ontario hair salons

Ford says wife and daughters want him to open Ontario hair and nail salons early

Given how well Step 1 of reopening has been going in Ontario, Premier Doug Ford is getting pressured to loosen restrictions further for businesses like hair salons, which have been shuttered in some regions for nearly seven full months.

Ford indicated this week that his team is indeed considering moving the province into Step 2 of the roadmap early, and that he will be eagerly sitting down with Chief Medical Officer of Health Dr. David Williams to find out when that could happen.

According to the initial plan, the province is supposed to wait at least 21 days between steps, meaning the earliest that more business operations could resume would be July 2.

But, Ford said today that he's listening to demands for a faster progression into Step 2 — it's that those calls aren't just coming from business owners, local mayors and constituents hoping to get a haircut.

"I'm pushing [Williams], I think everyone's pushing him. When it comes to the hairdressers, folks, hang in there, we're going to get there as soon as possible," Ford told reporters in a press conference on Thursday afternoon.

"And when you talk about the nail salons, I have five women in my house that are onto me and lobbying me hard [for] these manicures and pedicures and everything else they get done."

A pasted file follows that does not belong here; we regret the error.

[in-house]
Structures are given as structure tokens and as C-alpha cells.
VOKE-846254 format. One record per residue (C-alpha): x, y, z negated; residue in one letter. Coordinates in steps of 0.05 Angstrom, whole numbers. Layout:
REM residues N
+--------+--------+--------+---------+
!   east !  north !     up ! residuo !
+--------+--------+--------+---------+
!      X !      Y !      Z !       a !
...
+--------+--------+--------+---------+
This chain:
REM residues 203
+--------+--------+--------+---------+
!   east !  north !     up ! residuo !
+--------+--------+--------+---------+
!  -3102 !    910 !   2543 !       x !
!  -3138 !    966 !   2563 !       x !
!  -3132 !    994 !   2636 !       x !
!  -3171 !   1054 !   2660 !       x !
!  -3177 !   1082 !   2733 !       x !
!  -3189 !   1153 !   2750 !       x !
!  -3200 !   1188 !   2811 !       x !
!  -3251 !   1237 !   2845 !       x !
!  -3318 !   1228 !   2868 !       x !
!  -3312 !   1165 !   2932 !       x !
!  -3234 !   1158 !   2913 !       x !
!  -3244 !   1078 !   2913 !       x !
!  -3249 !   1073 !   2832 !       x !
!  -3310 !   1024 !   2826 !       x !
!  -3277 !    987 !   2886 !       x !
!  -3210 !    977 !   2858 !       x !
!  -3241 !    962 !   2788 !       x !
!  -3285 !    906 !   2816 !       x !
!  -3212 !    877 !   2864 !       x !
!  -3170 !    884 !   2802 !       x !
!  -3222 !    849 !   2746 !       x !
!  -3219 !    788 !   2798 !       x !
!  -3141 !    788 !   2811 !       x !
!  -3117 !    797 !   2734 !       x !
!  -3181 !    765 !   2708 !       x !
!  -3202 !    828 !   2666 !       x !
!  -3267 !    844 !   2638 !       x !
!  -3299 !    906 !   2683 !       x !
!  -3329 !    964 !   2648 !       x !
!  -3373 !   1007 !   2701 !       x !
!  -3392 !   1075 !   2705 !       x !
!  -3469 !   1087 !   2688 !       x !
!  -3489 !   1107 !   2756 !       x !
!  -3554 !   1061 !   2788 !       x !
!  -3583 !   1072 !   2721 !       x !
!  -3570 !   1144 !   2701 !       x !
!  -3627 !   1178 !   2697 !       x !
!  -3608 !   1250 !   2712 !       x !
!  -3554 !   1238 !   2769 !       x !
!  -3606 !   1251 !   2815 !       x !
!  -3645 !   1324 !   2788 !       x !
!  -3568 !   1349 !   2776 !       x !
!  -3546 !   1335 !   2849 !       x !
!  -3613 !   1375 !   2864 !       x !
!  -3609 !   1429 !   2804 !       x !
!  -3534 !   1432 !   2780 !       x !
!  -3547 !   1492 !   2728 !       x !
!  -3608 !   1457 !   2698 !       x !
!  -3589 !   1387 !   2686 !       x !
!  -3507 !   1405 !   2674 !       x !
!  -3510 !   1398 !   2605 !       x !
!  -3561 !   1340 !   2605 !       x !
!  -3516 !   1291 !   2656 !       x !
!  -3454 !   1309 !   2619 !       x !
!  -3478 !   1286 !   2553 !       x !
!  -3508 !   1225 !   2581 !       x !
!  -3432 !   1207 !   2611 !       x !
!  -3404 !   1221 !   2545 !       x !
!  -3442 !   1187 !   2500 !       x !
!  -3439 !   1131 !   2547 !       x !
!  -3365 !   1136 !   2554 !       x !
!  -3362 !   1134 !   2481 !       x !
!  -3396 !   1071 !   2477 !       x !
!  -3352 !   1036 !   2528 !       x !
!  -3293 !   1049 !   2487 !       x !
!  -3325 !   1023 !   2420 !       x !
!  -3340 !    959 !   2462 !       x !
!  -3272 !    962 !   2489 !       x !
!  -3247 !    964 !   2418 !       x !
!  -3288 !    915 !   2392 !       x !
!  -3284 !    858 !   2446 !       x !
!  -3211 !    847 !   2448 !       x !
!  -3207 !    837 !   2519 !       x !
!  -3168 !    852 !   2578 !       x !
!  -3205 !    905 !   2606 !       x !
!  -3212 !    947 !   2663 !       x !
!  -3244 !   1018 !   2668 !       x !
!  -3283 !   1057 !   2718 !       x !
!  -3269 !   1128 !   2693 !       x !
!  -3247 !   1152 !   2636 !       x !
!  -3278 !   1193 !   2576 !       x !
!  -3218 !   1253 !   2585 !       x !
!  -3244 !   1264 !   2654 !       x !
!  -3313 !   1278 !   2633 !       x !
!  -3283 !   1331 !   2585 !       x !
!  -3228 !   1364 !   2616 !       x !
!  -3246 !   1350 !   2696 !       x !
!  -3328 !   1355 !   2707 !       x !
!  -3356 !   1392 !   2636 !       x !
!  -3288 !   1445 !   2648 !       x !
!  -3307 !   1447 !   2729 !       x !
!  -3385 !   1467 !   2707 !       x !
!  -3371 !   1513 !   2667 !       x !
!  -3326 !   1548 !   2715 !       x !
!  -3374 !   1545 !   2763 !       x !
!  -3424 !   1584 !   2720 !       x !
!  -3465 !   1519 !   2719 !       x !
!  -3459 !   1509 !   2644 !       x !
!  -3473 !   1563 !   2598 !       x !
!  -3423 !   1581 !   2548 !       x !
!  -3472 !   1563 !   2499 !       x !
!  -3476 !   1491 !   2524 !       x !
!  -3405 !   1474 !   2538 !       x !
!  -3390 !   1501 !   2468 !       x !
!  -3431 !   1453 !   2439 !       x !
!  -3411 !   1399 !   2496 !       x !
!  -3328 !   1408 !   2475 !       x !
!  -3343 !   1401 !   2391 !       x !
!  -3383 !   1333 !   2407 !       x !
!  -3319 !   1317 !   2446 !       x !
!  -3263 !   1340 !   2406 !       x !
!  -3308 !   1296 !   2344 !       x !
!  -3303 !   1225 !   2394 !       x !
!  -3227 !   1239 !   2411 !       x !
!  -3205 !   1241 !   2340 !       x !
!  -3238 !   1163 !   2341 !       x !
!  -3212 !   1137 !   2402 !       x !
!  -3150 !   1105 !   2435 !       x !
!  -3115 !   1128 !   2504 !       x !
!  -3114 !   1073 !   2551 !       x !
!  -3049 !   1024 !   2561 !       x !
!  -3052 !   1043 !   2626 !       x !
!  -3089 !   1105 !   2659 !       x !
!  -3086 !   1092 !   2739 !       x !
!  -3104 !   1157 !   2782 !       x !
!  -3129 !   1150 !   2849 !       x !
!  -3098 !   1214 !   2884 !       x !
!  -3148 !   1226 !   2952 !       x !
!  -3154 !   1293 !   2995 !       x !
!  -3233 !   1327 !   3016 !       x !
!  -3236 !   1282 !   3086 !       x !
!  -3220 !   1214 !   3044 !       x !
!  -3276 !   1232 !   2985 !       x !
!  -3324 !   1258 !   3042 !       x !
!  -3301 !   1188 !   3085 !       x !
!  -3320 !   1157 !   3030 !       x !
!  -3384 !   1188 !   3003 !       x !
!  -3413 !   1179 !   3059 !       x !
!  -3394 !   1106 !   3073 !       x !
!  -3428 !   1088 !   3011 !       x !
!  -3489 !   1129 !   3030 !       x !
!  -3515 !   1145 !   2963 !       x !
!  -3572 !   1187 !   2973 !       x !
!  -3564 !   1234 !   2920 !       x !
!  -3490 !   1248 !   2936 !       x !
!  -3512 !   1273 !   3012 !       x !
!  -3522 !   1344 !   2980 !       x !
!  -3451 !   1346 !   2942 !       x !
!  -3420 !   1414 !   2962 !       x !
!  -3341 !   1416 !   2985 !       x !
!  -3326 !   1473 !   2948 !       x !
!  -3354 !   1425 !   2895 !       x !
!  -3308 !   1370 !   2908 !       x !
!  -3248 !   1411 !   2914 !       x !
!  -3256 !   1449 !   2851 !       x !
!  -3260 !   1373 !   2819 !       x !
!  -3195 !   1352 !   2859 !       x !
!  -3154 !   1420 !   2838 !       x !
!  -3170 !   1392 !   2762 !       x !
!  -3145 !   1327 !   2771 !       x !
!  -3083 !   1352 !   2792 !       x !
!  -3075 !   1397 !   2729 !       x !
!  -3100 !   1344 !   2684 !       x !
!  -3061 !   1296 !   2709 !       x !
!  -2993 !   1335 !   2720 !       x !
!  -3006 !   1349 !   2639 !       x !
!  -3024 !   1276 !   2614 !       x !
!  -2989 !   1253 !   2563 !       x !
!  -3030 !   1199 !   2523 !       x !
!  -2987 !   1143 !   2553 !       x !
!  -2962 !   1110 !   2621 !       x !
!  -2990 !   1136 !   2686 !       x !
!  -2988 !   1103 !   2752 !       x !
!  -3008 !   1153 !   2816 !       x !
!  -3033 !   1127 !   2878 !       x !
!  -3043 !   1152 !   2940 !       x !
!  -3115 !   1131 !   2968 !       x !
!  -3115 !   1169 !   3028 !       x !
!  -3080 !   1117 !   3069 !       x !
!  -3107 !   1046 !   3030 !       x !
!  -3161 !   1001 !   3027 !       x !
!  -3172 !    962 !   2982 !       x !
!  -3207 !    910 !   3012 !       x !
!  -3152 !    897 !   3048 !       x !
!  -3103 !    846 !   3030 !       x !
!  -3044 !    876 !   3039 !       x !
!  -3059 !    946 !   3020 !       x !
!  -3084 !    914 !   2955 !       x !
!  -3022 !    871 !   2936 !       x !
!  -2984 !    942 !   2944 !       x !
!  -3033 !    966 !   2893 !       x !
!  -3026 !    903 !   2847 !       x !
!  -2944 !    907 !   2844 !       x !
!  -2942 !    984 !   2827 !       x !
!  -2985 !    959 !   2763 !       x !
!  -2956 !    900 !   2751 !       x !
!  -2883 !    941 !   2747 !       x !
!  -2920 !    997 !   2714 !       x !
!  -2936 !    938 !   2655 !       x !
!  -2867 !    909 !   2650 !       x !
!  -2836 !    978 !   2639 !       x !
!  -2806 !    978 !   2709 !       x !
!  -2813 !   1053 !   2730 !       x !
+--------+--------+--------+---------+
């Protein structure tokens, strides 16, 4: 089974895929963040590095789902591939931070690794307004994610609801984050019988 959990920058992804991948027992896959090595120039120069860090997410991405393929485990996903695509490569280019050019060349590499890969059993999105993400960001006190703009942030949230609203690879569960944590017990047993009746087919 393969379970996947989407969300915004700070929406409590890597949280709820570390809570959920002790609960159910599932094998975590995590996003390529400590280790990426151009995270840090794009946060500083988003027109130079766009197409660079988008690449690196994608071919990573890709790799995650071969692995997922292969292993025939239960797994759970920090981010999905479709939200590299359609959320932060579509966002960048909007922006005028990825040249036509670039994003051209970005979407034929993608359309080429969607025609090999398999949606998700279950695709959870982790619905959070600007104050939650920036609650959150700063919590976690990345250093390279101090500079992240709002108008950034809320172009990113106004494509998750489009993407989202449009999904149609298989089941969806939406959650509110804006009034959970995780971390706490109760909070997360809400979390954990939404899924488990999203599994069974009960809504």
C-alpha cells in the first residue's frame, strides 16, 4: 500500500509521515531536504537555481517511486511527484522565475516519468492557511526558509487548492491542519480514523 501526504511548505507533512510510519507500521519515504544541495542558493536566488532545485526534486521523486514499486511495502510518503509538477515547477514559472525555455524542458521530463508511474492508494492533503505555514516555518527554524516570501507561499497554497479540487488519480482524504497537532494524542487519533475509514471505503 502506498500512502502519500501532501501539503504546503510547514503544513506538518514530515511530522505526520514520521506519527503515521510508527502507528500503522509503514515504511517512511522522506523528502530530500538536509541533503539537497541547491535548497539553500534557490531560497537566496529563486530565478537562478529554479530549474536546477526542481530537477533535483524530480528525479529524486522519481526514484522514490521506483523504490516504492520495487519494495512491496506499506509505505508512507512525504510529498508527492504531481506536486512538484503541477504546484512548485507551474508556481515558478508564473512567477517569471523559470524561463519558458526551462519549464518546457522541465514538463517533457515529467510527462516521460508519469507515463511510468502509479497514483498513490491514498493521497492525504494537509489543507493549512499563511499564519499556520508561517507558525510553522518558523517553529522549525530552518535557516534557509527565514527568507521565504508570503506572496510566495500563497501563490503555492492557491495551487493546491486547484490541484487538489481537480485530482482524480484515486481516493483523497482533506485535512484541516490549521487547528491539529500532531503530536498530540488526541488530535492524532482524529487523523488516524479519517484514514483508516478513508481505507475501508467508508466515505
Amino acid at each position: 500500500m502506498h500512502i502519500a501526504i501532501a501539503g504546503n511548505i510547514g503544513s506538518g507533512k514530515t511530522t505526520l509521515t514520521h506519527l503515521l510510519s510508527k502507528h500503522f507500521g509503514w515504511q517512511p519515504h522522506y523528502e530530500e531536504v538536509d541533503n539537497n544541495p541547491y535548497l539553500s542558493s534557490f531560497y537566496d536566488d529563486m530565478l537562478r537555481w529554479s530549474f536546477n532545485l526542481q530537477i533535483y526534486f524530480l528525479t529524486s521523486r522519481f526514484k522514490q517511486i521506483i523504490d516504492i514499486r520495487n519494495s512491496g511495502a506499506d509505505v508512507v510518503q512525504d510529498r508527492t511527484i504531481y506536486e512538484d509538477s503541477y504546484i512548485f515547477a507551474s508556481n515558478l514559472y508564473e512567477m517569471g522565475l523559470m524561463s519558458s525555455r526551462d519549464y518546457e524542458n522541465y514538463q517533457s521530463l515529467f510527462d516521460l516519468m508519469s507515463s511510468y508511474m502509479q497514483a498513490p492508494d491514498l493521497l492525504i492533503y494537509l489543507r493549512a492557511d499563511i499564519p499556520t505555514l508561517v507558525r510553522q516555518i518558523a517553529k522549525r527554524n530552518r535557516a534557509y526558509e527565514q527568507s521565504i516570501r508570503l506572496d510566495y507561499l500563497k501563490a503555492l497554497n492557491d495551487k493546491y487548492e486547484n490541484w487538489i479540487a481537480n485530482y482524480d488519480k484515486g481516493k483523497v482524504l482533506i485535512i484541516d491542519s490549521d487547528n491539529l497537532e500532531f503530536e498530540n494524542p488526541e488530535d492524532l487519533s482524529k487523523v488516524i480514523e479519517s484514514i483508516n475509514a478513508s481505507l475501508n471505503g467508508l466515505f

Ford's wife and daughters are joined by many in renewed calls to reopen businesses offering personal care services, which have not proven to be settings conducive to COVID-19 spread when operating with appropriate health and safety measures in place.

Measures that, unfortunately, are not being adhered to as strictly in the very active black market for things like haircuts, salon services and tattoos during forced closures.

"Lockdown is fine if you are doing something that's unsafe... but what we're doing inside barber shops and salons is completely 100 per cent safe," Glassbox Barbershop owner Peter Gosling said in a plea to the provincial government to allow his industry to reopen months ago.

"There is no difference between my operation and a dentist's office. Actually, a dentist's office would be more dangerous as you actually have to remove the mask to go into someone's mouth. But we use all the same protocol for safe practice, safe service, disinfecting and sanitation."

Numbers from Toronto Public Health between the beginning of the health crisis and March 2021 showed that less than 0.2 of known outbreaks took place in personal service settings, compared to 69 per cent in warehouses, shipping facilities, construction sites, offices and food processing plants that had fewer operational restrictions in place.

Numerous salons in the city likewise published their own numbers while fighting against lockdown late last year, showing that they had seen zero cases of the virus on site in the weeks they were allowed to reopen and serve the public.

Lead photo by

Doug Ford

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